Leveraging process automation to manage more deals more often
January 17, 2023 | Case Study
Mert Erdoğmuş, CEO and member of the board of directors AK Investment
AK Investment is the 100%-owned investment banking and capital markets affiliate of Akbank, one of Turkey’s leading banks.
In the fintech era, technology has arguably become just as important as people when it comes to the quality of financial services traditional banks can offer.
“A bank cannot survive without investment in technology, IT, and digital talent, as well as partnerships with fintech companies and technology suppliers,” according to Mert Erdoğmuş, CEO and member of the board of directors at AK Investment.
The Turkish bank is offering customers mobile, web, and desktop applications, high transaction speeds, and robo-advisory to improve investment decisions. “Differentiating on technology is now a must-have,” he says.
Technology has become integral to the entire M&A process, and it’s vital that deal teams prioritize technology harmonization at the start, in order to resolve any complexities quickly and accurately, continues Erdoğmuş.
“By leveraging increased automation in our processes, we are more able to manage many deals simultaneously in a more dynamic manner, which leads to better outcomes for all parties.”
Data rooms and tools for better dealmaking
During the preparation phase of the deal, AK Investment uses data and intelligence platforms to identify targets. During valuation, bankers rely on platforms for market data. Starting from the due diligence phase until closing, they work with a virtual data room provider to facilitate document sharing and Q&A sessions, he explains.
Increasingly sophisticated functions such as analytical tools and flexible reporting capabilities provide a better understanding of the sensitivities any potential investors may have, as well as other pressure points, he adds. In the meantime, big data-enabled tools and reporting mechanisms enable more predictability on the potential negotiation points in the share purchase agreement (SPA) and shareholder agreement (SHA) processes.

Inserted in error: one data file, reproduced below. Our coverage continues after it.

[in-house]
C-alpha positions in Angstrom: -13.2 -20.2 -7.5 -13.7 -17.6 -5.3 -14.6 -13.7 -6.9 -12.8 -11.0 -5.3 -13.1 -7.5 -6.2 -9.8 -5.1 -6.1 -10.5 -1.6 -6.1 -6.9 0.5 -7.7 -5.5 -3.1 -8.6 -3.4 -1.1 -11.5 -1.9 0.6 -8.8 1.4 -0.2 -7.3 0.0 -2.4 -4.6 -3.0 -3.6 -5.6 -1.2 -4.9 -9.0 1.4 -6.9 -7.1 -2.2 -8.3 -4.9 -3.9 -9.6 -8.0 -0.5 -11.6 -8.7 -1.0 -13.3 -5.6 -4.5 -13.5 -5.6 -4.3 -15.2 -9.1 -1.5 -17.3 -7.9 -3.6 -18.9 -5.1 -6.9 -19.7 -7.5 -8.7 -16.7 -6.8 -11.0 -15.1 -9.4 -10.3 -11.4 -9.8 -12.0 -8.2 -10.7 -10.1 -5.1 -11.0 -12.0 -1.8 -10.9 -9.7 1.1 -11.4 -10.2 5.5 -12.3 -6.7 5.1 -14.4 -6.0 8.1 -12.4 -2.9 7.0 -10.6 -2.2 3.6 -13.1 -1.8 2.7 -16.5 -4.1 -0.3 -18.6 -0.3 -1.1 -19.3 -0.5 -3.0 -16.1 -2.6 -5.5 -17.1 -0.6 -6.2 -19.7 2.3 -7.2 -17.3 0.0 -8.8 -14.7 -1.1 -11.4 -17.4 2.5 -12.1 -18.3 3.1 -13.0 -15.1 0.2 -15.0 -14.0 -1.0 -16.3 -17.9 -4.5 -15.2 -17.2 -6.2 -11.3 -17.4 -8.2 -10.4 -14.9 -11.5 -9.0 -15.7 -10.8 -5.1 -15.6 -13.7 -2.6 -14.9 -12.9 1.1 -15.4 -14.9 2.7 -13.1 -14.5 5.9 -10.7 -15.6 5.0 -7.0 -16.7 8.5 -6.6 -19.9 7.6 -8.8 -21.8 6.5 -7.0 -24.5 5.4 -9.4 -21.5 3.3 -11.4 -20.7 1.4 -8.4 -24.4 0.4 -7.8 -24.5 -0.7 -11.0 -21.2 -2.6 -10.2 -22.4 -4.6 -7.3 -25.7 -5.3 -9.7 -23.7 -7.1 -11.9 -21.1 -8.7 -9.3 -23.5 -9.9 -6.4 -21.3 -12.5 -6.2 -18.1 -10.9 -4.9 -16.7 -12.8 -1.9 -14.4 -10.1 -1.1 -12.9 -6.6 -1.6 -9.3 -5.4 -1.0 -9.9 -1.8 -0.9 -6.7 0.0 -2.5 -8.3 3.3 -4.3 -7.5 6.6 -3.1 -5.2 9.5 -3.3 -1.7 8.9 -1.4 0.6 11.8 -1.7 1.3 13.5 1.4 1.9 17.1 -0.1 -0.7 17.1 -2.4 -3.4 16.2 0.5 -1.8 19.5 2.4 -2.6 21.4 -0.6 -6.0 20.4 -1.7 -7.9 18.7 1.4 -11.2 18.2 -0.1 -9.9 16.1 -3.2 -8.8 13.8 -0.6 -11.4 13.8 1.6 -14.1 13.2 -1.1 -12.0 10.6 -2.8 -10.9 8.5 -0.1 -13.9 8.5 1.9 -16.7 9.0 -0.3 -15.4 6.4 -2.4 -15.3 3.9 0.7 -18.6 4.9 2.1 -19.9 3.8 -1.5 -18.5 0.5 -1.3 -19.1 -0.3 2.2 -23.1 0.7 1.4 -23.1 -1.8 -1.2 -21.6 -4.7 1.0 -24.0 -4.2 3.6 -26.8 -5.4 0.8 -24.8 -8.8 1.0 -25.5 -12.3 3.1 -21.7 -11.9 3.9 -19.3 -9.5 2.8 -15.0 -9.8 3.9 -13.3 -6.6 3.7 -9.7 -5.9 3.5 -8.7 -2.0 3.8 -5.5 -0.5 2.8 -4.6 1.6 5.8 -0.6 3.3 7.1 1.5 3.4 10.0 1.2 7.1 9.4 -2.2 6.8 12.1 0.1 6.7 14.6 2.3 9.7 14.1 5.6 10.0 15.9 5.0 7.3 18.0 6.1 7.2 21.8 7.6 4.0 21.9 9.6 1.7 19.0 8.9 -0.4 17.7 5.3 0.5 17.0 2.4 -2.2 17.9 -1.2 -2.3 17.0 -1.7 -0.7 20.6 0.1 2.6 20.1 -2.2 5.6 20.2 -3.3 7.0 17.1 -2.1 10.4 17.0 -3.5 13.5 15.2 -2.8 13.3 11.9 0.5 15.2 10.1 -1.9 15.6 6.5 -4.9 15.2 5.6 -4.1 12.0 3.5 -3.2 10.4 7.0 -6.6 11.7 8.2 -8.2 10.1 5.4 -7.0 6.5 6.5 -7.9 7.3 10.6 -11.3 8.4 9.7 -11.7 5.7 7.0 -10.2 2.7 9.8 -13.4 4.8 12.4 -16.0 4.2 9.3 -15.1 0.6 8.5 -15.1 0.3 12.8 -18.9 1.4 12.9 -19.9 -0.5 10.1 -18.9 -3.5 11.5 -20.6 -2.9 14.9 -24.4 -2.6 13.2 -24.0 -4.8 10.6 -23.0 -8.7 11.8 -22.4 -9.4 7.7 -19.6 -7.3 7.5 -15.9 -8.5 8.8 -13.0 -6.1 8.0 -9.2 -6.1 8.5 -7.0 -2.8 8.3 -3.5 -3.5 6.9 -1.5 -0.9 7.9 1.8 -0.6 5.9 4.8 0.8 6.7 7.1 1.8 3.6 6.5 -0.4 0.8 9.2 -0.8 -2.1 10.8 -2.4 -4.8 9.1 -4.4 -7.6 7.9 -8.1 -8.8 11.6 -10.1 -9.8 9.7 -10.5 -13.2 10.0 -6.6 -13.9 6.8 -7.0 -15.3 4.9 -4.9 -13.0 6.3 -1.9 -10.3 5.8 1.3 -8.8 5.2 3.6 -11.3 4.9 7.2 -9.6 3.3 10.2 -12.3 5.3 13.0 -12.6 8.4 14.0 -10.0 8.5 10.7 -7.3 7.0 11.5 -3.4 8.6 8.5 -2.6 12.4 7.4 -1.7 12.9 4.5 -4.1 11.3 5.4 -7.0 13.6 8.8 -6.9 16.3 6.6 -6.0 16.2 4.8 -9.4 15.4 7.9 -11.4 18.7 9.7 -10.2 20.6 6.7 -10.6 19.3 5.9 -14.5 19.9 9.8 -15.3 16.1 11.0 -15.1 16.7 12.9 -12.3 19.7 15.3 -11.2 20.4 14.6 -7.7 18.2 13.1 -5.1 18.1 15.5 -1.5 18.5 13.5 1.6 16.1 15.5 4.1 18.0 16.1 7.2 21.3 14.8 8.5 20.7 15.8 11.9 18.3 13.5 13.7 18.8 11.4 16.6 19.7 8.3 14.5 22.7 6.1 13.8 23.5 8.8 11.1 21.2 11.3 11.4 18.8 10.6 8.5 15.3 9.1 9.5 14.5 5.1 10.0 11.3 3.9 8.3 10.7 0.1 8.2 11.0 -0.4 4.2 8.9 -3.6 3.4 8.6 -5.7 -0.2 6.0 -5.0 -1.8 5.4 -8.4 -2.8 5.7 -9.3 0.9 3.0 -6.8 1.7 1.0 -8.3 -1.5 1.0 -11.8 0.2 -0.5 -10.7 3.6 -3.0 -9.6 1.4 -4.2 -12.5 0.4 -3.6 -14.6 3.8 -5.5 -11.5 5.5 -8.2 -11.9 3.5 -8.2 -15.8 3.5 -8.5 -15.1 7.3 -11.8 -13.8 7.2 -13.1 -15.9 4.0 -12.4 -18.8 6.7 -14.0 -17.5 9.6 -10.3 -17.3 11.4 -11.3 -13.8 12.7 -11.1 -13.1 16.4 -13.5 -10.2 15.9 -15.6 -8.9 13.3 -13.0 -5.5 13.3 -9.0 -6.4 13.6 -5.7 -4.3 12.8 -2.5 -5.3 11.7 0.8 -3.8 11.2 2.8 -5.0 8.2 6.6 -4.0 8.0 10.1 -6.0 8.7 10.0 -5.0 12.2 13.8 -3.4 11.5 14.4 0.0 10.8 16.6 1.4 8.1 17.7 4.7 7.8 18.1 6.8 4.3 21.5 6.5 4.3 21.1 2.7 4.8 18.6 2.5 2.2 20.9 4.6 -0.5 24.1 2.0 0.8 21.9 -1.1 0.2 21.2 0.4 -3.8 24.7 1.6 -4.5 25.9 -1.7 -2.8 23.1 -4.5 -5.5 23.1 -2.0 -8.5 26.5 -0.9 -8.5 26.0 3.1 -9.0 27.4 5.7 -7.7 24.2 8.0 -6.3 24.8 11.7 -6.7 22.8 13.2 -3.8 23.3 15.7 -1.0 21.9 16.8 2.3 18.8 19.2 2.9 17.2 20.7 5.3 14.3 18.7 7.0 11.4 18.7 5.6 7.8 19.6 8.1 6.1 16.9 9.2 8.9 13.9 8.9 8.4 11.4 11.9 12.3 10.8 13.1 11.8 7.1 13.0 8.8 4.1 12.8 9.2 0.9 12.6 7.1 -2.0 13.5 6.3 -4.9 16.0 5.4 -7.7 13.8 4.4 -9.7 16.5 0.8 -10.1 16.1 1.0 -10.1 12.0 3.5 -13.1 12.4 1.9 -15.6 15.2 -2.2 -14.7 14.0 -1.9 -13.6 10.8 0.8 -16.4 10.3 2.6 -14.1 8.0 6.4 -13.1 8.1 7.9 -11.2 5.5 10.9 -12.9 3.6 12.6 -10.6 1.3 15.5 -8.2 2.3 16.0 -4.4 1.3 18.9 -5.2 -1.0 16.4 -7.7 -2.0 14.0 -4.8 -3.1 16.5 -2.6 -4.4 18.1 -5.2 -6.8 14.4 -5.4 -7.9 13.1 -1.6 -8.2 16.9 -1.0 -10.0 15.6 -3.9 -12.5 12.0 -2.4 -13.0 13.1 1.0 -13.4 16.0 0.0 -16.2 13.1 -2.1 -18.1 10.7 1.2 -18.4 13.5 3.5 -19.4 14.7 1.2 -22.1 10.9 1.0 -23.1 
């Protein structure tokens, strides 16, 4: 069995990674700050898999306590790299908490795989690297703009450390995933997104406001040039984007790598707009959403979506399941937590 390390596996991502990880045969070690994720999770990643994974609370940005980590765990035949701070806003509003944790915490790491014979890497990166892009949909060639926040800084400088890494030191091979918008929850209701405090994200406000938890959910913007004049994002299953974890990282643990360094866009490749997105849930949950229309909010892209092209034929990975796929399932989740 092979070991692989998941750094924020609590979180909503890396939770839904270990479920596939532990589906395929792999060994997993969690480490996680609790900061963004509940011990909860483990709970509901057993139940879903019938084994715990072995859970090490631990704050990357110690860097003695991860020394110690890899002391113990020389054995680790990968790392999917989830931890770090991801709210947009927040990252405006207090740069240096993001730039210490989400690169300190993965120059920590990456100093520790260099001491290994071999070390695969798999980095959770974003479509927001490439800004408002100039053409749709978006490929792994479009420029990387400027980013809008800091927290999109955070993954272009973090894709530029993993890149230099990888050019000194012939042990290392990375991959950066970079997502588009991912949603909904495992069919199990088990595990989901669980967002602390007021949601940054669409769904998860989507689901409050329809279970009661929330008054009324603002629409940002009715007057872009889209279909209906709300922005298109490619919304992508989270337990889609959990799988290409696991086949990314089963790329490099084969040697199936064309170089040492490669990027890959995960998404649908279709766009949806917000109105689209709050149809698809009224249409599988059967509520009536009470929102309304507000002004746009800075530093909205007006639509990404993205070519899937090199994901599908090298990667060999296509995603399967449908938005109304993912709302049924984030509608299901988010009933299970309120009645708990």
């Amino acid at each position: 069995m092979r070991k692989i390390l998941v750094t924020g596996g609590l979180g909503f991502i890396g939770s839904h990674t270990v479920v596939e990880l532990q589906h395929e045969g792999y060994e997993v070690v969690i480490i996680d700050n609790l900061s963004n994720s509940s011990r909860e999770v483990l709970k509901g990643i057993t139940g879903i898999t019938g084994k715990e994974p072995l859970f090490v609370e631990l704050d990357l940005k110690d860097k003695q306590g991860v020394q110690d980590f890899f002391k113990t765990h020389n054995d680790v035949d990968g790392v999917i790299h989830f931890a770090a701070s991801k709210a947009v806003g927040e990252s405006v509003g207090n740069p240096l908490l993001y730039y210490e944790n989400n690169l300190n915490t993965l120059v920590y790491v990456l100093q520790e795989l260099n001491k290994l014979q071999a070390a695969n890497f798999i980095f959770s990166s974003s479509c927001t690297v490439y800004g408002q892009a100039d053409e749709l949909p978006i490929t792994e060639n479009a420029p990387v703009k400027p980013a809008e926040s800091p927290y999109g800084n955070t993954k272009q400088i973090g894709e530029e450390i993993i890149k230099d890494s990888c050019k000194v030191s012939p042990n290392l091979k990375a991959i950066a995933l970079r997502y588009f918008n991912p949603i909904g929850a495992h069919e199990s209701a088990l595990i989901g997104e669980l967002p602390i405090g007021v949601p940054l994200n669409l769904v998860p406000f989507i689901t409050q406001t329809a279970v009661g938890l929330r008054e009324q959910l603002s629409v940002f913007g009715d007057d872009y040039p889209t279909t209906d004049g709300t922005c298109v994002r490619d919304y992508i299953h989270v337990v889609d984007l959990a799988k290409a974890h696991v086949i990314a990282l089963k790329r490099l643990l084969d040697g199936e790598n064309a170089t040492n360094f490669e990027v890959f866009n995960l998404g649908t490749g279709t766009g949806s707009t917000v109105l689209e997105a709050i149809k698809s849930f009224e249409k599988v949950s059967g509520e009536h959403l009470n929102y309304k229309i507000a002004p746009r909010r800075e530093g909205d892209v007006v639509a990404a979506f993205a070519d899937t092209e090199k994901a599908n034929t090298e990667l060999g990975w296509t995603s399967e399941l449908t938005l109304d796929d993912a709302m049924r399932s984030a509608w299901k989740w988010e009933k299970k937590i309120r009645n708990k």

“Our hope is that the data room will evolve from a data platform into a deal platform, so that multiple investors can structure deals on a collaborative basis – like they currently do for venture capital-type transactions. Such a platform could also allow for the content, structure, and submission of non-binding and binding offers, as well as investor selection criteria automation and contract negotiation processes,” notes Erdoğmuş.
Competing on a global scale
The Turkish M&A market is busy. According to Deloitte, 2021 saw 390 transactions worth a combined $10.1 billion, reflecting 28% and 12% growth on the previous year in terms of deal number and deal value, respectively.
Inbound investors (representing 58% of deals, according to Deloitte) are showing a renewed interest in the Turkish market, attracted by the strong economy and strong inorganic growth. Corporates have deleveraged and private equity firms boast solid liquidity, while tech and gaming start-ups and growth companies offer international growth potential, he says.
Other hot sectors, adds Erdoğmuş, include industrial manufacturing, food and apparel, energy, and infrastructure, all of which are attracting foreign investors.
Meanwhile, outbound deals are aimed at attaining ‘know-how’, diversifying product lines, reaching export markets directly, and competing on a global scale.